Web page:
You can say that $\mathbb{C}$ is $\mathbb{R}^2$ possessing a structure of a particular product from $\mathbb{R}^2 \rightarrow \mathbb{R}^2$. So the difference with ordinary derivative is not about paths but rather about algebra.

  • $\begingroup$ Why do we assume that if a complex derivative exists, then each for any trajectory, it must be the same? $\endgroup$ Apr 6, 2021 at 19:21

My initial reaction is that the multivariable case is similar to the single real variable case, because you hold the other variables fixed and consider the function as just a function of the one variable with respect to which you are differentiating... You are essentially computing partials. ..

In the complex case, when differentiating, you do involve all directions in the complex plane... It is well known that this is a stronger condition than differentiability wrt a real variable, which results in various nice theorems and simplifications... The first example that comes to mind is the fact that once differentiable (holomorphic ) implies infinitely so in the complex realm, and in fact, analytic (equal to its power series ).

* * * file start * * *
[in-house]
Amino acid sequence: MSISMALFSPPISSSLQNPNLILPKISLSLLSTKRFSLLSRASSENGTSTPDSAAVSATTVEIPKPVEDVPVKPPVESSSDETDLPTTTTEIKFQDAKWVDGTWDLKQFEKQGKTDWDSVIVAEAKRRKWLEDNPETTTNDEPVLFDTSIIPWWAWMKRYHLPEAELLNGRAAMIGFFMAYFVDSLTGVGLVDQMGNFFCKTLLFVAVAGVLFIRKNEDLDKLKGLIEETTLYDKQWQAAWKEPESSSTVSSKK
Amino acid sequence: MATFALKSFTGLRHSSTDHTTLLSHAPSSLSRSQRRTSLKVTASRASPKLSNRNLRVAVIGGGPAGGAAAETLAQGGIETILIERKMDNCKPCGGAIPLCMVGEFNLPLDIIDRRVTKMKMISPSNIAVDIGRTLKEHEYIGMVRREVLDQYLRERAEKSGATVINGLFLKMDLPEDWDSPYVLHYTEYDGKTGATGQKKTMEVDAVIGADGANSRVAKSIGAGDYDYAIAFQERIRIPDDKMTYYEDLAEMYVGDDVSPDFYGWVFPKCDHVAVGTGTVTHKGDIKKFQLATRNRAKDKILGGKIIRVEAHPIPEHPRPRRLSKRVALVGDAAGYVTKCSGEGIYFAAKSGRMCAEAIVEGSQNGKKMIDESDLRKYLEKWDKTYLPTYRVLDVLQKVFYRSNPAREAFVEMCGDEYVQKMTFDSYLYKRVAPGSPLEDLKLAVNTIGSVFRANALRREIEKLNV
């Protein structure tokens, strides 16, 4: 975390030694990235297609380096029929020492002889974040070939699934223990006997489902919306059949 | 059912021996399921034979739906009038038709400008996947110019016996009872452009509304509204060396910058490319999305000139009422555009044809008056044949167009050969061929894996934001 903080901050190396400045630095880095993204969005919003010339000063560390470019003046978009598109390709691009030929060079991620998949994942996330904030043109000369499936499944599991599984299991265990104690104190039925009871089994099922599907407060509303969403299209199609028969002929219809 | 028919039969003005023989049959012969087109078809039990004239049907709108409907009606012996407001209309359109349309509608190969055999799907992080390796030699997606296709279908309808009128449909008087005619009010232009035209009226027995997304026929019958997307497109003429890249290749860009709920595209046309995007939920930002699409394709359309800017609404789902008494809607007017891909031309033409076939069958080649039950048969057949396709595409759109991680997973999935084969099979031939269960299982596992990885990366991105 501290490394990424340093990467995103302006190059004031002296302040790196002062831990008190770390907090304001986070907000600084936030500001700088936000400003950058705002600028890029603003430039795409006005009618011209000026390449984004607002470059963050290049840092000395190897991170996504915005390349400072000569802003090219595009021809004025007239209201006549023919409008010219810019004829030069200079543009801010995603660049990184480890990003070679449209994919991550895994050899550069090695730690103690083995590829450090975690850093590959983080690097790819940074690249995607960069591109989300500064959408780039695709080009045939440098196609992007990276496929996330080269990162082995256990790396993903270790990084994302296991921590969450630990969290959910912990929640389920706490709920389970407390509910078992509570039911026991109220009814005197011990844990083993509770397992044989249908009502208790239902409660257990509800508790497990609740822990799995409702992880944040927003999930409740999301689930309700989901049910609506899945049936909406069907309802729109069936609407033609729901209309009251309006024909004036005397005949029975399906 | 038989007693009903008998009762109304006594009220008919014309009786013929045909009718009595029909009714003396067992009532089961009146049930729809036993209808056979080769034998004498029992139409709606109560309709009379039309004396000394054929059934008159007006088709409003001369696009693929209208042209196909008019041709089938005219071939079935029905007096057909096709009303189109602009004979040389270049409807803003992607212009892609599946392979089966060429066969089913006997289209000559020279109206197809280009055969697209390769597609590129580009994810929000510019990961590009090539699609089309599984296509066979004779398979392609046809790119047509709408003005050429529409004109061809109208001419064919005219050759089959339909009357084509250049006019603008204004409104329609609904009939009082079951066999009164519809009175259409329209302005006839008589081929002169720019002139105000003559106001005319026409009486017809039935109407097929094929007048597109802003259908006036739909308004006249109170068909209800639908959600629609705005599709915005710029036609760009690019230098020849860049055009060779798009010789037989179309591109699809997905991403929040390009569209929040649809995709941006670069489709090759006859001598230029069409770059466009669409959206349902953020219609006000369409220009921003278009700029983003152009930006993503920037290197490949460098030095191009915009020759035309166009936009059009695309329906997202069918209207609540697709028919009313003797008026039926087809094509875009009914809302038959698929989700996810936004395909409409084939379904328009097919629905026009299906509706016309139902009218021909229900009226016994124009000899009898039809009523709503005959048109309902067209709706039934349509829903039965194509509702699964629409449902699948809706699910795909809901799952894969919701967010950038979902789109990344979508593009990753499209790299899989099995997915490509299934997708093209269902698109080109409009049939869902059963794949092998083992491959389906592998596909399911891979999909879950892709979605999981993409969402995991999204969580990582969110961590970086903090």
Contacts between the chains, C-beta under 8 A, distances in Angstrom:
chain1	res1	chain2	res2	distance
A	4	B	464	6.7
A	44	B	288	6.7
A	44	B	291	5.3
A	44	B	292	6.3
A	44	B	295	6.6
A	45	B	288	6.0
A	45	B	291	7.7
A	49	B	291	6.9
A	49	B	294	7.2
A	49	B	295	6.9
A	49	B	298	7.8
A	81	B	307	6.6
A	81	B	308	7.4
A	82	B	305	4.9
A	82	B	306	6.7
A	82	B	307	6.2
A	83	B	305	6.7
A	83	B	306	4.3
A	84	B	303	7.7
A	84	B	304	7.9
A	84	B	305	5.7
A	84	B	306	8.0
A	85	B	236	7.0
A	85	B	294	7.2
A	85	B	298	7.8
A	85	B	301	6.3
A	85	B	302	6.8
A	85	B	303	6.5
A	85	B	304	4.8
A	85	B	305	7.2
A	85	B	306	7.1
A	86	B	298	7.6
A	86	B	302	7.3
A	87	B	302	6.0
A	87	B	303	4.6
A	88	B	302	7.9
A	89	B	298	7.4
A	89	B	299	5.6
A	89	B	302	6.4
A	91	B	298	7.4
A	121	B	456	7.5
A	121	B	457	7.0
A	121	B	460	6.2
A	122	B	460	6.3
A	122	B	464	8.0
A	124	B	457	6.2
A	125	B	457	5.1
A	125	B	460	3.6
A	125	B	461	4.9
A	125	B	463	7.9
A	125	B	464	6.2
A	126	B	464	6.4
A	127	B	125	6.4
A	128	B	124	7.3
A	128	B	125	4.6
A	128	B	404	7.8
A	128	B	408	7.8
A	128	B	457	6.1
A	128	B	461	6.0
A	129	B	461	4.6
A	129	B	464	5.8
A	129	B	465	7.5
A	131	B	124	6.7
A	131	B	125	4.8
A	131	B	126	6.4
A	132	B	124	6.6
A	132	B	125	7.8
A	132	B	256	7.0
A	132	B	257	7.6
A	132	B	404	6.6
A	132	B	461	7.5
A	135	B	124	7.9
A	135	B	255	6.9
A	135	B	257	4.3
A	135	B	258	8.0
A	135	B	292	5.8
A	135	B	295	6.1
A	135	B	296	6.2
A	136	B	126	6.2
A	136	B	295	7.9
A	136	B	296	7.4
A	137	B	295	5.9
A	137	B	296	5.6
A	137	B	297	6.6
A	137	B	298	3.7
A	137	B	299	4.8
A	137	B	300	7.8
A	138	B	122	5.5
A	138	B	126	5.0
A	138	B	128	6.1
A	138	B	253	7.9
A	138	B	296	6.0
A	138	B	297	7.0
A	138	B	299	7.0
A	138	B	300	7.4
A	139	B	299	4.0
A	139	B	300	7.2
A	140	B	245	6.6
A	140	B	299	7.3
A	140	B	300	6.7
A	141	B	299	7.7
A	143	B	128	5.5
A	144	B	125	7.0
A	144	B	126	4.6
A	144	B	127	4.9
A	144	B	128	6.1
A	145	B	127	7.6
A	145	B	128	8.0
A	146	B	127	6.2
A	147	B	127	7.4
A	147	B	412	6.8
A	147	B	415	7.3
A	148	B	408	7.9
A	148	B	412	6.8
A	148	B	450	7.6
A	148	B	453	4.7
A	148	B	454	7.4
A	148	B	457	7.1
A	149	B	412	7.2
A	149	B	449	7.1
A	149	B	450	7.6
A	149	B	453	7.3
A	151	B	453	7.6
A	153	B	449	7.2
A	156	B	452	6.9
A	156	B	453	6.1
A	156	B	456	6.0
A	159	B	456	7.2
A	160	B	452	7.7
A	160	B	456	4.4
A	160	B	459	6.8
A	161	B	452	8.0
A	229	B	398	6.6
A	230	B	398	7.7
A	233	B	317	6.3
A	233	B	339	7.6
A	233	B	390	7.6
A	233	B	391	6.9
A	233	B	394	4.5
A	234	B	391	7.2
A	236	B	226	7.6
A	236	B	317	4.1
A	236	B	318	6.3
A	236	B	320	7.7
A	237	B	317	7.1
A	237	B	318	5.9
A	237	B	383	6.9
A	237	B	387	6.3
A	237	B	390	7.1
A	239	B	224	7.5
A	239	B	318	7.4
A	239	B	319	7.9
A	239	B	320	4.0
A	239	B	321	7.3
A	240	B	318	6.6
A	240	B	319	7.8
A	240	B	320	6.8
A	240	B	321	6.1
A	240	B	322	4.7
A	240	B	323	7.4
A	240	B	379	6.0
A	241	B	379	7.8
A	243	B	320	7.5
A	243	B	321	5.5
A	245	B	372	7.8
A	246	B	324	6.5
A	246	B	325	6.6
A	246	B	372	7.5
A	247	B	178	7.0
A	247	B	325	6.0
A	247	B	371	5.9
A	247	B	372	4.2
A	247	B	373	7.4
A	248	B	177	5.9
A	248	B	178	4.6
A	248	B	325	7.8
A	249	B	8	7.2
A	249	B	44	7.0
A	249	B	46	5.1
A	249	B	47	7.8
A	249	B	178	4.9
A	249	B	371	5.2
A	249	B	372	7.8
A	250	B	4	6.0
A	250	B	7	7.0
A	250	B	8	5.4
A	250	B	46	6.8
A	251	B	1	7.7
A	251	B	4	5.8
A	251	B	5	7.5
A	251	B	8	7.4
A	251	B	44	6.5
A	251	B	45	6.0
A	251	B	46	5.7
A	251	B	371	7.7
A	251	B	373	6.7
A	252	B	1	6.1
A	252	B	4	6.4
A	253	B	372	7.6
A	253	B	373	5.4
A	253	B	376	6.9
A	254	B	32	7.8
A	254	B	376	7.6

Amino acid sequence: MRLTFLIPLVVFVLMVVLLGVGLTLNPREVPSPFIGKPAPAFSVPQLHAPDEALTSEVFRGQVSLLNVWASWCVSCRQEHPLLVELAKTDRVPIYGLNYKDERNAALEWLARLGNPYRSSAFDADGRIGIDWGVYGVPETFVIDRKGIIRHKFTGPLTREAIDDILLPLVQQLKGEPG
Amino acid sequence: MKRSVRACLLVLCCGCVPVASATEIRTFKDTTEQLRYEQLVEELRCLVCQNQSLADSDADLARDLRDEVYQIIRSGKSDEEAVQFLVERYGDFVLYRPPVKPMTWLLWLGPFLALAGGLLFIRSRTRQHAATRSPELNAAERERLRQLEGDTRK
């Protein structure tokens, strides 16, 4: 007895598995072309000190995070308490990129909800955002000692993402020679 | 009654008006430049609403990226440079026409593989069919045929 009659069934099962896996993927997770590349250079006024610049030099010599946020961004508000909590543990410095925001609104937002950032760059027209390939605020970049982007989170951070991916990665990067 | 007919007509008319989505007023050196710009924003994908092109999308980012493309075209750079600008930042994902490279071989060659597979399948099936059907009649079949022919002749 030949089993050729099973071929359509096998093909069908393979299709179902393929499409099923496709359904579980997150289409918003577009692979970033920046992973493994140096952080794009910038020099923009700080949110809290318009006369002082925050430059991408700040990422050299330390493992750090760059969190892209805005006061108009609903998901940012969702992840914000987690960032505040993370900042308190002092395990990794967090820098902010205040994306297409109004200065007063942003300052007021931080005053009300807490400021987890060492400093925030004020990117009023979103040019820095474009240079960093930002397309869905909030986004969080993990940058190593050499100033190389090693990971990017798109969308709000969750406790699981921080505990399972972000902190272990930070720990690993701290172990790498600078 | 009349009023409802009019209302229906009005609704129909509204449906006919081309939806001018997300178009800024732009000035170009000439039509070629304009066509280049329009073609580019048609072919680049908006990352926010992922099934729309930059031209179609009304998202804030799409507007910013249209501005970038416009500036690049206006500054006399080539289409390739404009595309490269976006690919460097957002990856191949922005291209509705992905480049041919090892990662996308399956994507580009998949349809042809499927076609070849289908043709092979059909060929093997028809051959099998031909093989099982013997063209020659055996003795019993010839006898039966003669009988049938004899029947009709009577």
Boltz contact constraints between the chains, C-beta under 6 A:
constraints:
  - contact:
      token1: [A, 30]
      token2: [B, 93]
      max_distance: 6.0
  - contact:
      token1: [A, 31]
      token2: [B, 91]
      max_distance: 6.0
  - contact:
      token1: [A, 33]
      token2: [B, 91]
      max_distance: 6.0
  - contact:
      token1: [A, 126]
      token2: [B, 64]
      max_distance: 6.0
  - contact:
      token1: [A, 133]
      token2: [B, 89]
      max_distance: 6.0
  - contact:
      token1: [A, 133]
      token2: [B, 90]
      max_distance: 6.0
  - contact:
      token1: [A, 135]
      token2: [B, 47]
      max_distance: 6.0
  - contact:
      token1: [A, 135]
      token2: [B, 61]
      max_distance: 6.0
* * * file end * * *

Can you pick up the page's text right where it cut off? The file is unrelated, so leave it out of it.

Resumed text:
Then, getting back to the multivariable case, you could approach it from the point of view of differential geometry. Say you are working in $\mathbb R^n $, for starters. You get, if I remember correctly, a function $Df $ which consists of matrices full of partial derivatives, which makes the following diagram commute: $$ \require{AMScd}\begin{CD}TM @>Df>>TN\\ @VVV@VVV\\ M@>f>>N \end{CD} $$. Here the downward arrows denote the projections of the tangent bundles of M and N, respectively. ..So, this Df takes all of the variables into account, but still they are built out of partial derivatives. .. (Here M and N are manifolds. Suffice it to say that locally they look like Euclidean space. )